In part II, I emphasise disconnection in relation to publics, which is not to say that the matters contained within part III regarding personal disconnection do not bleed into this arena, and vice versa. Of course they can. The division I make here is one of emphasis. Chapter 4 explores how we might participate with SNSs in the mediation of public life where it goes beyond the boundaries of work and home. Here I consider SNSs in terms of how they and we are implicated in the construction of further public spaces and the extent to which these reflect more general interpretations of decent behaviour. I am interested here, in how disconnective practice is implicated. How is disconnective practice played out in our navigation of public spaces with and within SNSs both in terms of what we do and what we are allowed to do? Chapter 5 focuses upon disconnection as it relates to our engagement with work. A greater number of people are now engaging with SNSs and for many these activities are becoming intertwined with their occupation irrespective of whether they are gainfully employed, engaged in voluntary work, unemployed or retired. This chapter addresses how people navigate SNSs through the enrolment of selective connectivity and more specifically disconnective practice. It highlights disconnective practice as holding potential to be a retrospective act, to be engaged in relation to work talk, as linguistic cover and as related to the nature and structure of a person’s role. I also highlight the roles of institutions with respect to disconnection.
Part III emphasises personal levels of disconnection. Chapter 6 concentrates upon how we personalise the use of SNSs by engaging with disconnective practice. This chapter examines how disconnection is present in the navigation of relationships in areas such as gossip, how we deal with boring people and of friend culling, for instance. Disconnective practice is also shown to be integral to identity work where the desire for anonymity and multiple disconnected accounts may play a part. Importantly, this analysis demonstrates how disconnective practice need not be read as resistance, and rather as something positive and necessary that adds value to our engagements with SNSs. This chapter also discusses the role of ethics and judgement in shaping acts of disconnection, drawing upon ideas of editorial ethics and notions of respect for others. It also highlights the sometimesnegotiable nature of disconnection. The affects of agency and structure on the personalisation of use with disconnective practice are considered within this chapter too. This discussion engages with the potentials for disconnection in terms of failures in the affective associations with SNS features, rejections of SNS philosophies, apathy regarding the commercial imperatives of SNSs and the limits of disconnective practice as a mode of commercial resistance. The chapter also reveals that disconnective practice is something that may itself have commercial interest and value. Chapter 7 gives attention to how disconnective practice might figure in peoples’ engagements with SNSs as related to health and wellbeing. It considers issues associated with users accessing health information, sharing health information and receiving health information. Through this analysis, psychological elements of disconnective practice are revealed as related to conceptions of how we conceive of SNS space, the content we share in such spaces, the people we are connected with, or not, and the relevance of the things we share or might receive. This chapter also engages with ideas of the materiality of SNSs in health contexts whether this is through formal education programmes, political acts of posting made by those with health conditions and the affects of SNSs on health. The ethical tensions of engaging with SNSs in relation to health are also discussed and two case studies are enrolled to consider culture as a mediator of disconnection.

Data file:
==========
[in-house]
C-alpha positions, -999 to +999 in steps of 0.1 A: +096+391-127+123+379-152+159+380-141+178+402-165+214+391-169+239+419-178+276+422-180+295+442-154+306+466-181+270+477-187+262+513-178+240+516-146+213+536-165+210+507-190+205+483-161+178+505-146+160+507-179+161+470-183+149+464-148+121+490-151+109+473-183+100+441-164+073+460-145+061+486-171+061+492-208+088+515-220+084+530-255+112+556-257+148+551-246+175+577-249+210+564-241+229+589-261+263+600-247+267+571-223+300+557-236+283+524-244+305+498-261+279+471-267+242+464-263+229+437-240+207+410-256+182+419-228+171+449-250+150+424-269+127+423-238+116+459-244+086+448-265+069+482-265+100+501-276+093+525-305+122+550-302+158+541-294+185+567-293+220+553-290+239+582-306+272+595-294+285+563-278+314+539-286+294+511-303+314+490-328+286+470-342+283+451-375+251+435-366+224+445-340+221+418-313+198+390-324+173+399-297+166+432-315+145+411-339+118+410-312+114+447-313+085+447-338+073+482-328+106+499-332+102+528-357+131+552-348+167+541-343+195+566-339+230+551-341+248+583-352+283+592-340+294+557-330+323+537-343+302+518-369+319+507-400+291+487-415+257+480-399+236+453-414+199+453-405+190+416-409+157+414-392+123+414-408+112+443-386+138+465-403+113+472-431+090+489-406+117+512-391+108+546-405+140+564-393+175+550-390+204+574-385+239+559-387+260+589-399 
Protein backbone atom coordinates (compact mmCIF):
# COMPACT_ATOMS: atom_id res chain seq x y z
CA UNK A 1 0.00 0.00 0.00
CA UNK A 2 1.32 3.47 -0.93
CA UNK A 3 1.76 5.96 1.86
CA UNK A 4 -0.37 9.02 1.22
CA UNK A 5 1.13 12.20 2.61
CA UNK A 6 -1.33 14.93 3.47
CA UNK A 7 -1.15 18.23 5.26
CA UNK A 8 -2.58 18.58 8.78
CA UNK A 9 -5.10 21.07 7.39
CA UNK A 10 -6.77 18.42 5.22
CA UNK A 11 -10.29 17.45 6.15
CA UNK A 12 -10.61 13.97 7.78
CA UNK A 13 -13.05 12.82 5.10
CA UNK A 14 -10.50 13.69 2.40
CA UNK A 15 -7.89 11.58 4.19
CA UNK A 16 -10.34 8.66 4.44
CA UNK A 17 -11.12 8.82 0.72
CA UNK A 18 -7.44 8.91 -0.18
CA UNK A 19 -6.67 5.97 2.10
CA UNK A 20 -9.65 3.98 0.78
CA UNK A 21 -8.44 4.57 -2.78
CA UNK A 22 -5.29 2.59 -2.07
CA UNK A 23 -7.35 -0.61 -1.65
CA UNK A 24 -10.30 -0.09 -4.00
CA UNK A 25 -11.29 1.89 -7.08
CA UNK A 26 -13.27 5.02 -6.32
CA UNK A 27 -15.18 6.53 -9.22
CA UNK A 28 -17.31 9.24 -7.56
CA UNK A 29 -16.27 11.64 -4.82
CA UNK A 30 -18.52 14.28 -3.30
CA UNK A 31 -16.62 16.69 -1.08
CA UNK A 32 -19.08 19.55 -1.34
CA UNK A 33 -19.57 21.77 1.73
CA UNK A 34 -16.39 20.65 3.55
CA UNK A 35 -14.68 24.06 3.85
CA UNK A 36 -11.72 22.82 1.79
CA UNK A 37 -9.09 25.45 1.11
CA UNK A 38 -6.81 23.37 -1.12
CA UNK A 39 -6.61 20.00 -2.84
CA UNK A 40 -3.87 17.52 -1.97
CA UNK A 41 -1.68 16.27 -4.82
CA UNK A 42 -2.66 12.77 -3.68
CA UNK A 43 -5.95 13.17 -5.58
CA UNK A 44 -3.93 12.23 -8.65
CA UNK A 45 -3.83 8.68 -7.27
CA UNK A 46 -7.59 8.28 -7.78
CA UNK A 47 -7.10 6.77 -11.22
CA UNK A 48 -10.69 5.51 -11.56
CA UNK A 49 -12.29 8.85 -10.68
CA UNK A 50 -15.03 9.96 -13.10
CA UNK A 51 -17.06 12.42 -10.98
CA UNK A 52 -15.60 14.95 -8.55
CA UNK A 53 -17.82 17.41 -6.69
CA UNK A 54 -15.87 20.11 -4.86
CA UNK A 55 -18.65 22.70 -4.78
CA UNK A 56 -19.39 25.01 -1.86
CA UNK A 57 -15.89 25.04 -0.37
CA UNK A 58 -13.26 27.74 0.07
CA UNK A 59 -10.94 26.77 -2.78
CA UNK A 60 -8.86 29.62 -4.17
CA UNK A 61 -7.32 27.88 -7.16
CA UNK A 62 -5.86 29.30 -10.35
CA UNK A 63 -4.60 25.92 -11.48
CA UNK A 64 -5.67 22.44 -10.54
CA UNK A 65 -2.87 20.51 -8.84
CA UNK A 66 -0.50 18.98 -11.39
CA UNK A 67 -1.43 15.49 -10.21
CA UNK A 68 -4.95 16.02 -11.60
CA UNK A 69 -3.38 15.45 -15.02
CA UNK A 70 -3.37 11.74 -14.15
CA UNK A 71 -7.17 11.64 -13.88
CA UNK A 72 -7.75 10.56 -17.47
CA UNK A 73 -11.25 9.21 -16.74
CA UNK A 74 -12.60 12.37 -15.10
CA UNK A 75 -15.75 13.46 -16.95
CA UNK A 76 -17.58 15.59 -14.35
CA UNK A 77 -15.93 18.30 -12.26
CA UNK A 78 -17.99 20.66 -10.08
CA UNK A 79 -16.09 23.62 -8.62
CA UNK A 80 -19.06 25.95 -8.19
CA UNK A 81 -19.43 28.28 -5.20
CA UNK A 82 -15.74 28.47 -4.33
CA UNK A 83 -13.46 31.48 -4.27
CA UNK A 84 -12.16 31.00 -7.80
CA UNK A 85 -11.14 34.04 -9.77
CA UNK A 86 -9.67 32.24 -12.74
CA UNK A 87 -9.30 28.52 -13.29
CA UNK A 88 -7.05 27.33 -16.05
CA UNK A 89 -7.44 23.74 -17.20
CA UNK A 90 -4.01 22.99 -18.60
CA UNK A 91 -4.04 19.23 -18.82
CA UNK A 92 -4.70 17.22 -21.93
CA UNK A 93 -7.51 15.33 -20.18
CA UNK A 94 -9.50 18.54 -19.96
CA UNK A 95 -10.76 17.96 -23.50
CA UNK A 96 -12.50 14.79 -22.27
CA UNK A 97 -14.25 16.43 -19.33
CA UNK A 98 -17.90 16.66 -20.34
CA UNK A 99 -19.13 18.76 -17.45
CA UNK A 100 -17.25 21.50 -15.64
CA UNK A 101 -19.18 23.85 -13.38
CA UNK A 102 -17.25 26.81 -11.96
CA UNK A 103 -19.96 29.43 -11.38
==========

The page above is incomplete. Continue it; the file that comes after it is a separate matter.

Part IV contains the conclusions of this study. In Chapter 8 I bring together the various threads of preceding chapters to elaborate on what a theory of disconnective practice might contain. A theory of disconnective practice, I argue, incorporates attention to geographies of disconnection, disconnectors, disconnection modes, disconnective power and the ethics of disconnection.